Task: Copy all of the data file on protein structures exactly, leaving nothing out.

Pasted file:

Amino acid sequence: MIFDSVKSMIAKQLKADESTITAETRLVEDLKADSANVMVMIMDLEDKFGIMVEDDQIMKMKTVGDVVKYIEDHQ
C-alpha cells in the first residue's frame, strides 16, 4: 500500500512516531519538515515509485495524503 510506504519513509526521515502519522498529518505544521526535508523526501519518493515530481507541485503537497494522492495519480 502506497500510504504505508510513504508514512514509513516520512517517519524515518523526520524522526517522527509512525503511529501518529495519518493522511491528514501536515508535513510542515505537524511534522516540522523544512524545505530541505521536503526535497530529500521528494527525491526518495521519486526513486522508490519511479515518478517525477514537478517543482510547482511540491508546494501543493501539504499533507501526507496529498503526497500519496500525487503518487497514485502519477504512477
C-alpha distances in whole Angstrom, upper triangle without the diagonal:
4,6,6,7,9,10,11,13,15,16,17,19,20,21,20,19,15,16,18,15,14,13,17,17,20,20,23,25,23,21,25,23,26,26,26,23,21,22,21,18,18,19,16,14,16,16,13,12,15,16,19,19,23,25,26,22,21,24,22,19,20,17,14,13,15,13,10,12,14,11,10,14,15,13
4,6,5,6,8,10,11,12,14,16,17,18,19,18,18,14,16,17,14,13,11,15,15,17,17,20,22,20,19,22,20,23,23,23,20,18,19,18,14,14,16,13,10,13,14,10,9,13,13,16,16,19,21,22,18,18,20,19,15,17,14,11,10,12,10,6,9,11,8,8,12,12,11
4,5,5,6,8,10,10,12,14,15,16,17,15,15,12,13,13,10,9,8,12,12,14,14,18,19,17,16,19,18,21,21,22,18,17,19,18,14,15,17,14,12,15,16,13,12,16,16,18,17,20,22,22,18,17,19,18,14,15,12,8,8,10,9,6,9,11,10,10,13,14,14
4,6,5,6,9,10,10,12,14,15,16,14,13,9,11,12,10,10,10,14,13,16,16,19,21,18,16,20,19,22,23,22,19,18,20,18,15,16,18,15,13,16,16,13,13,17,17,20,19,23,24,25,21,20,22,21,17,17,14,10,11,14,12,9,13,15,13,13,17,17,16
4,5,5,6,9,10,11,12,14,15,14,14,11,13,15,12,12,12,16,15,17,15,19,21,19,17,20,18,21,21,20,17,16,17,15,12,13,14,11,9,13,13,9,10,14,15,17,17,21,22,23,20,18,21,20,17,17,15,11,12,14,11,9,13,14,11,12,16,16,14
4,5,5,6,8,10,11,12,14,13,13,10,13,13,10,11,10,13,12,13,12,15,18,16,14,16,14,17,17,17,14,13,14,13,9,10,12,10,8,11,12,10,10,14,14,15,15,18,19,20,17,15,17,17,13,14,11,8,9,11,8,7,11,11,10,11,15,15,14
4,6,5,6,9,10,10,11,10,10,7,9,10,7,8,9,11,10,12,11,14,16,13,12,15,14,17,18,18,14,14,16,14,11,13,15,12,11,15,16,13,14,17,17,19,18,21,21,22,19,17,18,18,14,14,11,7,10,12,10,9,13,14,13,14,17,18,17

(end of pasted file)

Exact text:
Amino acid sequence: MIFDSVKSMIAKQLKADESTITAETRLVEDLKADSANVMVMIMDLEDKFGIMVEDDQIMKMKTVGDVVKYIEDHQ
C-alpha cells in the first residue's frame, strides 16, 4: 500500500512516531519538515515509485495524503 510506504519513509526521515502519522498529518505544521526535508523526501519518493515530481507541485503537497494522492495519480 502506497500510504504505508510513504508514512514509513516520512517517519524515518523526520524522526517522527509512525503511529501518529495519518493522511491528514501536515508535513510542515505537524511534522516540522523544512524545505530541505521536503526535497530529500521528494527525491526518495521519486526513486522508490519511479515518478517525477514537478517543482510547482511540491508546494501543493501539504499533507501526507496529498503526497500519496500525487503518487497514485502519477504512477
C-alpha distances in whole Angstrom, upper triangle without the diagonal:
4,6,6,7,9,10,11,13,15,16,17,19,20,21,20,19,15,16,18,15,14,13,17,17,20,20,23,25,23,21,25,23,26,26,26,23,21,22,21,18,18,19,16,14,16,16,13,12,15,16,19,19,23,25,26,22,21,24,22,19,20,17,14,13,15,13,10,12,14,11,10,14,15,13
4,6,5,6,8,10,11,12,14,16,17,18,19,18,18,14,16,17,14,13,11,15,15,17,17,20,22,20,19,22,20,23,23,23,20,18,19,18,14,14,16,13,10,13,14,10,9,13,13,16,16,19,21,22,18,18,20,19,15,17,14,11,10,12,10,6,9,11,8,8,12,12,11
4,5,5,6,8,10,10,12,14,15,16,17,15,15,12,13,13,10,9,8,12,12,14,14,18,19,17,16,19,18,21,21,22,18,17,19,18,14,15,17,14,12,15,16,13,12,16,16,18,17,20,22,22,18,17,19,18,14,15,12,8,8,10,9,6,9,11,10,10,13,14,14
4,6,5,6,9,10,10,12,14,15,16,14,13,9,11,12,10,10,10,14,13,16,16,19,21,18,16,20,19,22,23,22,19,18,20,18,15,16,18,15,13,16,16,13,13,17,17,20,19,23,24,25,21,20,22,21,17,17,14,10,11,14,12,9,13,15,13,13,17,17,16
4,5,5,6,9,10,11,12,14,15,14,14,11,13,15,12,12,12,16,15,17,15,19,21,19,17,20,18,21,21,20,17,16,17,15,12,13,14,11,9,13,13,9,10,14,15,17,17,21,22,23,20,18,21,20,17,17,15,11,12,14,11,9,13,14,11,12,16,16,14
4,5,5,6,8,10,11,12,14,13,13,10,13,13,10,11,10,13,12,13,12,15,18,16,14,16,14,17,17,17,14,13,14,13,9,10,12,10,8,11,12,10,10,14,14,15,15,18,19,20,17,15,17,17,13,14,11,8,9,11,8,7,11,11,10,11,15,15,14
4,6,5,6,9,10,10,11,10,10,7,9,10,7,8,9,11,10,12,11,14,16,13,12,15,14,17,18,18,14,14,16,14,11,13,15,12,11,15,16,13,14,17,17,19,18,21,21,22,19,17,18,18,14,14,11,7,10,12,10,9,13,14,13,14,17,18,17